Not so long ago, Amy Johnson, props mistress for the upcoming musical 1776, was asked a few questions about how she figures out what props a show needs. Amy took the questions seriously, and wrote an excellent beginner’s guide to thinking like a props person. Here’s what she had to say:
Why would anyone want to do props?
Props is one of the few aspects of the theatre that, when done perfectly, doesn’t get noticed. It blends so well into the fabric of the play; it becomes practically invisible. Props are not for those that crave attention from the audience. I have yet to hear someone say “WOW! The props were the best I’ve ever seen!” The acting, sets, and costumes always seem to get the bulk of the audience’s attention.
So, I ask again. Why Props? Unless you are watching a mime, props are an essential part of the play. Webster’s Dictionary defines Properties [props] as “an item of furniture, an ornament, or a decoration in a stage setting: any object handled or used by an actor in a performance.” Look around you. What do you see? I have pictures on the wall, the television is on a table, my laptop is on my lap with my iphone attached to it so it can charge, and I have my drink from McDonald’s on the side table with a lamp. (There is a lot more in my living room but let’s start here.)
How do I start?
If my living room were to be the setting of a play, all these things would need to be present. However, some plays do not specifically tell you the details of these props! It might say “Amy is sitting in her living room, writing her article while watching television. She glances around to locate her drink and finds it on the table next to her. On the table is a lamp with a flickering light bulb. She zones out while looking at the picture on the wall before resuming her writing. Her fingers fly across the keyboard but she pauses frequently to watch the TV or think about what to write next.”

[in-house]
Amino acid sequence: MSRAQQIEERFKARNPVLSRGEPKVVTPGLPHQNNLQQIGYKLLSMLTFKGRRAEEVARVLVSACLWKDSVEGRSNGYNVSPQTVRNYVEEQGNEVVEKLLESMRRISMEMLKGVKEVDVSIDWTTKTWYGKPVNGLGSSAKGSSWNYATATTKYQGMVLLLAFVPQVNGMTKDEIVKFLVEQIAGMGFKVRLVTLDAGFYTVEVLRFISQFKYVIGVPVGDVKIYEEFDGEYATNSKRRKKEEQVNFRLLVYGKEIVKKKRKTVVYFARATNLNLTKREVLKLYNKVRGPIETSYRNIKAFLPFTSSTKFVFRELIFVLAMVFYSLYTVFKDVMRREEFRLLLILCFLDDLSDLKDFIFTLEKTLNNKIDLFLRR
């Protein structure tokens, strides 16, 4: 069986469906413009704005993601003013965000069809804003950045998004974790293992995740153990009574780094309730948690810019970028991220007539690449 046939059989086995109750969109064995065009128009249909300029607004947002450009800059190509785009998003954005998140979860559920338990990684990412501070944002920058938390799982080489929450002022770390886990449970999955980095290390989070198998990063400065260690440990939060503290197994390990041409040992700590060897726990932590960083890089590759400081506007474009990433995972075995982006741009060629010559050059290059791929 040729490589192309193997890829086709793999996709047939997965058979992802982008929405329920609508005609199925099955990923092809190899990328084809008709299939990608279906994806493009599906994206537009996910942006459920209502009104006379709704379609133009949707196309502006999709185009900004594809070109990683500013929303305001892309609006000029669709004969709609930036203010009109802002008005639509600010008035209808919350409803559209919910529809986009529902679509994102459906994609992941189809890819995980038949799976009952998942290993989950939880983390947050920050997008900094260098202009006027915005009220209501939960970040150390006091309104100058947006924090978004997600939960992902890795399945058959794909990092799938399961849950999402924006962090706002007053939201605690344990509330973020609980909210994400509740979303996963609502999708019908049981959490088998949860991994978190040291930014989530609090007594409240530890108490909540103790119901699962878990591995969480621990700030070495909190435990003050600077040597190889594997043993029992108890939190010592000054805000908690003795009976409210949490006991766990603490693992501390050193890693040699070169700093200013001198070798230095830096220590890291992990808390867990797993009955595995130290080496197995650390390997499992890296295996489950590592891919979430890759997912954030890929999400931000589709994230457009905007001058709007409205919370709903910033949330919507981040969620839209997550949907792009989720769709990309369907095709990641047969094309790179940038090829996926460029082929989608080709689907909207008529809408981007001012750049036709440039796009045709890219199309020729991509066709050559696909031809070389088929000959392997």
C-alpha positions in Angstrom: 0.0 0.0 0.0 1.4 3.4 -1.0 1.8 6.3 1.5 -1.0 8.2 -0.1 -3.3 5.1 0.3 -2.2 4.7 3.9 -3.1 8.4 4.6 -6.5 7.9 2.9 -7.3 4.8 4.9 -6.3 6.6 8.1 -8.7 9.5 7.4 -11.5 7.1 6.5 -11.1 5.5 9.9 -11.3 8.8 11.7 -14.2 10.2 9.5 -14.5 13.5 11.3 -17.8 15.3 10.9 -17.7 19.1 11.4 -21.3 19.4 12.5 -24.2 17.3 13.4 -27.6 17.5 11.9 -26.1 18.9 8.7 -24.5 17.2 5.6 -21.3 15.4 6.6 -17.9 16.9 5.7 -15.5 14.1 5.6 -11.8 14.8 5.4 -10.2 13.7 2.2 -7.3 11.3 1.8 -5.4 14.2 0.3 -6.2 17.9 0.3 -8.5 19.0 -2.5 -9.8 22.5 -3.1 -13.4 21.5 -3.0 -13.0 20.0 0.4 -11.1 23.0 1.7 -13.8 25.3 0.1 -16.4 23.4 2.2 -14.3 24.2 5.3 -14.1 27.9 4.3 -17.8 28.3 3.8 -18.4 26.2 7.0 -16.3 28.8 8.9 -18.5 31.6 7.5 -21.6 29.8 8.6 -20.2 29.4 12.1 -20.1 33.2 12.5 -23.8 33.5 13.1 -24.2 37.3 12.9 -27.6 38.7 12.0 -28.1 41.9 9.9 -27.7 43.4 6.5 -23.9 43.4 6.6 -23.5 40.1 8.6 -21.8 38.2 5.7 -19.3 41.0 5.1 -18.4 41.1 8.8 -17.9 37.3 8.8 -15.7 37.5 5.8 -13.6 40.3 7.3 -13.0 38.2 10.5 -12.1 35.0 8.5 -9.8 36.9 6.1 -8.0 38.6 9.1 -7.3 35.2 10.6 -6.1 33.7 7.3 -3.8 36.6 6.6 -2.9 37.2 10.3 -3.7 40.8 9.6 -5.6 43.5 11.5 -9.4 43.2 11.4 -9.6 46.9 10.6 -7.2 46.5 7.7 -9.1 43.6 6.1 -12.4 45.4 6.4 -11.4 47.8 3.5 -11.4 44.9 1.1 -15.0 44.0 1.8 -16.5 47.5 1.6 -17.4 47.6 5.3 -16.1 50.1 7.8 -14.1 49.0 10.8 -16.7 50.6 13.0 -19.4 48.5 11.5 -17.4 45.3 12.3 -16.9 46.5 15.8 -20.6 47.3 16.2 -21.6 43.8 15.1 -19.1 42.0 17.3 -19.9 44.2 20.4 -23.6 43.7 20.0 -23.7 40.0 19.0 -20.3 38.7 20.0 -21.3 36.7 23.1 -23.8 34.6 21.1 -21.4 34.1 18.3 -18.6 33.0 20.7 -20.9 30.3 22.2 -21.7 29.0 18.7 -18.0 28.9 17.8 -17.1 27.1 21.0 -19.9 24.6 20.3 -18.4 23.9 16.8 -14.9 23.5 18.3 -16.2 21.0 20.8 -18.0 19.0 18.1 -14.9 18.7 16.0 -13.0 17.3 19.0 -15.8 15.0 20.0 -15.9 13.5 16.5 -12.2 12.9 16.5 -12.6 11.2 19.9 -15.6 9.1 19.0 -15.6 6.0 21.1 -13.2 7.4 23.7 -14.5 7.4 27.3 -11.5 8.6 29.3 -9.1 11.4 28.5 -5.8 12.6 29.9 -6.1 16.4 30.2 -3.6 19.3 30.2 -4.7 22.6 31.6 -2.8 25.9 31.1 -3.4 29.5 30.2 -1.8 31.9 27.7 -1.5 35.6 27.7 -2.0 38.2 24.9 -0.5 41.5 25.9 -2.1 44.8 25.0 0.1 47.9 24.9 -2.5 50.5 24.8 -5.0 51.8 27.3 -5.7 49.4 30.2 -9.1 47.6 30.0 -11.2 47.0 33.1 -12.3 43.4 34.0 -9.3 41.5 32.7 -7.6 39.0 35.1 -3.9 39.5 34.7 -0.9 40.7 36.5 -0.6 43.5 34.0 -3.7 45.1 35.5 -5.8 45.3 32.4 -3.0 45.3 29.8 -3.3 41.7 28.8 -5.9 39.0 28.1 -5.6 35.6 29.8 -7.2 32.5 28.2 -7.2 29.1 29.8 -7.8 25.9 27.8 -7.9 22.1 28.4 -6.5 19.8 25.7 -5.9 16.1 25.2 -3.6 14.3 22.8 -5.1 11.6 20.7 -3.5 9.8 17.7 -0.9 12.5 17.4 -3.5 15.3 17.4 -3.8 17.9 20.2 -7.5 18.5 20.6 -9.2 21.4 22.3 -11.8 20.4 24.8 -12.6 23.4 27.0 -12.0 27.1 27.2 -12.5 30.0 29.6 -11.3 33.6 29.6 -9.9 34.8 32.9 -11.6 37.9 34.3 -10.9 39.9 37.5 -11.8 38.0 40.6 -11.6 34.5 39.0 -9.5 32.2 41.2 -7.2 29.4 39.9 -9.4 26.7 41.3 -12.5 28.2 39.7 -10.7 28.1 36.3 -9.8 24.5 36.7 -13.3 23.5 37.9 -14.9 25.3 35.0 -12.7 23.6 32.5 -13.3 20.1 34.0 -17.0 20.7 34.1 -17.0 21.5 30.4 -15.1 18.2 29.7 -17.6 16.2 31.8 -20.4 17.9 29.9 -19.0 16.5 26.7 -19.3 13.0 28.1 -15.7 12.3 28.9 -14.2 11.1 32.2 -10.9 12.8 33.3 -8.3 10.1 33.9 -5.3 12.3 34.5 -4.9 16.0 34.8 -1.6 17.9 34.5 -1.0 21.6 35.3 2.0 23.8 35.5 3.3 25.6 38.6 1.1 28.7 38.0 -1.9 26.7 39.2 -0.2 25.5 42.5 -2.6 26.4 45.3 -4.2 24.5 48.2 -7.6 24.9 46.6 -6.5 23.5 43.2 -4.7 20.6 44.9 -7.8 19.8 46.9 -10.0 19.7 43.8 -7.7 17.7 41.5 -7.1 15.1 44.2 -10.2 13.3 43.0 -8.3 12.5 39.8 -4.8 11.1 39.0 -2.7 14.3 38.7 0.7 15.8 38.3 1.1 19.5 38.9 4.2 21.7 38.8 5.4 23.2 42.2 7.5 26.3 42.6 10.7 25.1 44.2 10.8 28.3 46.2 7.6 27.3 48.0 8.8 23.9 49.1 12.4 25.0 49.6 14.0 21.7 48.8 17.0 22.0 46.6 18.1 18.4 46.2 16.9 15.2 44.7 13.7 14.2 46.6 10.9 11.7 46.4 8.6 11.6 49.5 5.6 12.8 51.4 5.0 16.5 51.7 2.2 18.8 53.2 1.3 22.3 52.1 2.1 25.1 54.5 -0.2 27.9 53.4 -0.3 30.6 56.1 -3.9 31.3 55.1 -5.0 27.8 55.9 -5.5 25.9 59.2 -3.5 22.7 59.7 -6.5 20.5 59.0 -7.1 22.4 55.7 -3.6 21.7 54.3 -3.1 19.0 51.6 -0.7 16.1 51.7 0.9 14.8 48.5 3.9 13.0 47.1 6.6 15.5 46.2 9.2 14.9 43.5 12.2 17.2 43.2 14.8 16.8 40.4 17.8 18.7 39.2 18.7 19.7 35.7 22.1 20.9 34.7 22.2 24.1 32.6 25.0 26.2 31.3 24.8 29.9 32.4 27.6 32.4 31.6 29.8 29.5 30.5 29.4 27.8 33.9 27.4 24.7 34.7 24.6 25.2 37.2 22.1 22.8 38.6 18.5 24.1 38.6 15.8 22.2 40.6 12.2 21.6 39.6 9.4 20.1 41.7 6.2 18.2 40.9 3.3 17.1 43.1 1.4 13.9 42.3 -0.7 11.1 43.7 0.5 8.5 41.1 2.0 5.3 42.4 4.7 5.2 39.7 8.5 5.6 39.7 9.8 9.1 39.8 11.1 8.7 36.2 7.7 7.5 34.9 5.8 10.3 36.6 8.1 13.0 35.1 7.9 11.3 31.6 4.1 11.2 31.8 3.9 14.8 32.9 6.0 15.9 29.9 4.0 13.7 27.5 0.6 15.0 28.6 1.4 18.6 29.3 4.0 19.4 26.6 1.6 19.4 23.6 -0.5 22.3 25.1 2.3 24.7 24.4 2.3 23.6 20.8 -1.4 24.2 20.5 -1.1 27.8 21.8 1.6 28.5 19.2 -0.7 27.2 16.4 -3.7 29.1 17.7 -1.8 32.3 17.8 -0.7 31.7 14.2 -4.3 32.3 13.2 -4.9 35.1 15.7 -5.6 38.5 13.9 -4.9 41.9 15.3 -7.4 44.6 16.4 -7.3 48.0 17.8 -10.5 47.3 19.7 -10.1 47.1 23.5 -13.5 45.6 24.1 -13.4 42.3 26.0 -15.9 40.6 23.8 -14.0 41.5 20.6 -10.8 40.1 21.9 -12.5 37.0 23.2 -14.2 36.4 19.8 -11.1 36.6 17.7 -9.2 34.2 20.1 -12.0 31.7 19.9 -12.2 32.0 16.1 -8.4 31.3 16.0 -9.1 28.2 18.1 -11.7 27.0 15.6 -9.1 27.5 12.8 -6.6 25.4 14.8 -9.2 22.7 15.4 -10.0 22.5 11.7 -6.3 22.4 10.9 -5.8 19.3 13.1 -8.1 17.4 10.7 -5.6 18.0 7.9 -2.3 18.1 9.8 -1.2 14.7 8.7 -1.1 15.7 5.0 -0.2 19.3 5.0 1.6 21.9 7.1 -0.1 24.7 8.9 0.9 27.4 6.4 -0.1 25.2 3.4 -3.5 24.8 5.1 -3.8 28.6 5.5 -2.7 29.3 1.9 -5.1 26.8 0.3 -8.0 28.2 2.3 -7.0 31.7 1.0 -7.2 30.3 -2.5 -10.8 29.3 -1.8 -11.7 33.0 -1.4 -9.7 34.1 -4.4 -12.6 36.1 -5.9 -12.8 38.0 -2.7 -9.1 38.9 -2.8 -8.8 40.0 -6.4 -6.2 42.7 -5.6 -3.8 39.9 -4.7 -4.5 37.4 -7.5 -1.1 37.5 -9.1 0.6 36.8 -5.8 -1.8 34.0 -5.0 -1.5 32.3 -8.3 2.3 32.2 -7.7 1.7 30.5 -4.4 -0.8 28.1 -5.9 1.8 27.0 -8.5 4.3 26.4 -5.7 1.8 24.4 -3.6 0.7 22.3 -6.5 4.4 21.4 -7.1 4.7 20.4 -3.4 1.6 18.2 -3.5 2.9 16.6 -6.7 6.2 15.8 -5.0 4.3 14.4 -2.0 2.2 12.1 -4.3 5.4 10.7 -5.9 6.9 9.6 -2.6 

We need to start with the basic question of time period. Obviously, this is not placed in the late 1800’s. You might not know the exact year it does take place but there are clues! There is a television, so that brings it closer to modern day. We know she is writing an article, but how is she doing it? Pen, paper, or computer? The mention of a keyboard points you to a computer. We also know that she needs a drink, a table, and a lamp with a flickering light bulb. The exact details of these may be made clear by dialogue later on in the play. When it is unclear, the wise prop crew head works in conjunction with the director and set designer to appropriately select the right items for the time period.
Once the time and setting are established, the prop person can work on the different aspects of the props. What are some details that further define prop selection? The character’s personality (messy vs. neat) as well as income level (formal vs. informal) can be a hint to the type of prop. If you know me, you could probably guess that the photo on my wall is family related and that the drink on the table is NOT a beer! (I talk frequently about my family and have been known to make a face when offered beer.) These details about a character can be revealed by reading the ENTIRE play before selecting props.